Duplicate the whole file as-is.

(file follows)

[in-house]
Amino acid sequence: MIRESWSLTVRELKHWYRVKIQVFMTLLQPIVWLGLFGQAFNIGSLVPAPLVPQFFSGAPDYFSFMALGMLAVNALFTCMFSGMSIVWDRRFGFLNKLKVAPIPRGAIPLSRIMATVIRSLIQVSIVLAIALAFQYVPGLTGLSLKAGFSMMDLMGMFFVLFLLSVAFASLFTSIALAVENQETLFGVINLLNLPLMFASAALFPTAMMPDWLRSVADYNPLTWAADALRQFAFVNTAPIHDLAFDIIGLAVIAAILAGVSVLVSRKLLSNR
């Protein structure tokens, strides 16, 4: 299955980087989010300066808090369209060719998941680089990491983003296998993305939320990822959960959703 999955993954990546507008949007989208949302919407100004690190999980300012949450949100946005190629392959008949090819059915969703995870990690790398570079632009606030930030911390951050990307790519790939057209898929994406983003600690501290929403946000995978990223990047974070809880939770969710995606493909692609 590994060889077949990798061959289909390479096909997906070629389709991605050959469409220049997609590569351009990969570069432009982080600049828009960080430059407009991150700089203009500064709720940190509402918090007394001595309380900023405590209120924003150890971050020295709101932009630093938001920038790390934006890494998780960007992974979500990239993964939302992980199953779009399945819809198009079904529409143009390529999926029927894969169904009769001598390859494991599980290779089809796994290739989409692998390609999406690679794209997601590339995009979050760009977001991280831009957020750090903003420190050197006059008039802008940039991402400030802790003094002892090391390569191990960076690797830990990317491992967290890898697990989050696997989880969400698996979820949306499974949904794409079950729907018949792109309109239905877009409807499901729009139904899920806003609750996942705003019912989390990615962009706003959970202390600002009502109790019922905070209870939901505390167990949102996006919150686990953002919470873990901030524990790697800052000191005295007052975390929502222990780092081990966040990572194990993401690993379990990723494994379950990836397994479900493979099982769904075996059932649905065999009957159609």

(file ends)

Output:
[in-house]
Amino acid sequence: MIRESWSLTVRELKHWYRVKIQVFMTLLQPIVWLGLFGQAFNIGSLVPAPLVPQFFSGAPDYFSFMALGMLAVNALFTCMFSGMSIVWDRRFGFLNKLKVAPIPRGAIPLSRIMATVIRSLIQVSIVLAIALAFQYVPGLTGLSLKAGFSMMDLMGMFFVLFLLSVAFASLFTSIALAVENQETLFGVINLLNLPLMFASAALFPTAMMPDWLRSVADYNPLTWAADALRQFAFVNTAPIHDLAFDIIGLAVIAAILAGVSVLVSRKLLSNR
């Protein structure tokens, strides 16, 4: 299955980087989010300066808090369209060719998941680089990491983003296998993305939320990822959960959703 999955993954990546507008949007989208949302919407100004690190999980300012949450949100946005190629392959008949090819059915969703995870990690790398570079632009606030930030911390951050990307790519790939057209898929994406983003600690501290929403946000995978990223990047974070809880939770969710995606493909692609 590994060889077949990798061959289909390479096909997906070629389709991605050959469409220049997609590569351009990969570069432009982080600049828009960080430059407009991150700089203009500064709720940190509402918090007394001595309380900023405590209120924003150890971050020295709101932009630093938001920038790390934006890494998780960007992974979500990239993964939302992980199953779009399945819809198009079904529409143009390529999926029927894969169904009769001598390859494991599980290779089809796994290739989409692998390609999406690679794209997601590339995009979050760009977001991280831009957020750090903003420190050197006059008039802008940039991402400030802790003094002892090391390569191990960076690797830990990317491992967290890898697990989050696997989880969400698996979820949306499974949904794409079950729907018949792109309109239905877009409807499901729009139904899920806003609750996942705003019912989390990615962009706003959970202390600002009502109790019922905070209870939901505390167990949102996006919150686990953002919470873990901030524990790697800052000191005295007052975390929502222990780092081990966040990572194990993401690993379990990723494994379950990836397994479900493979099982769904075996059932649905065999009957159609």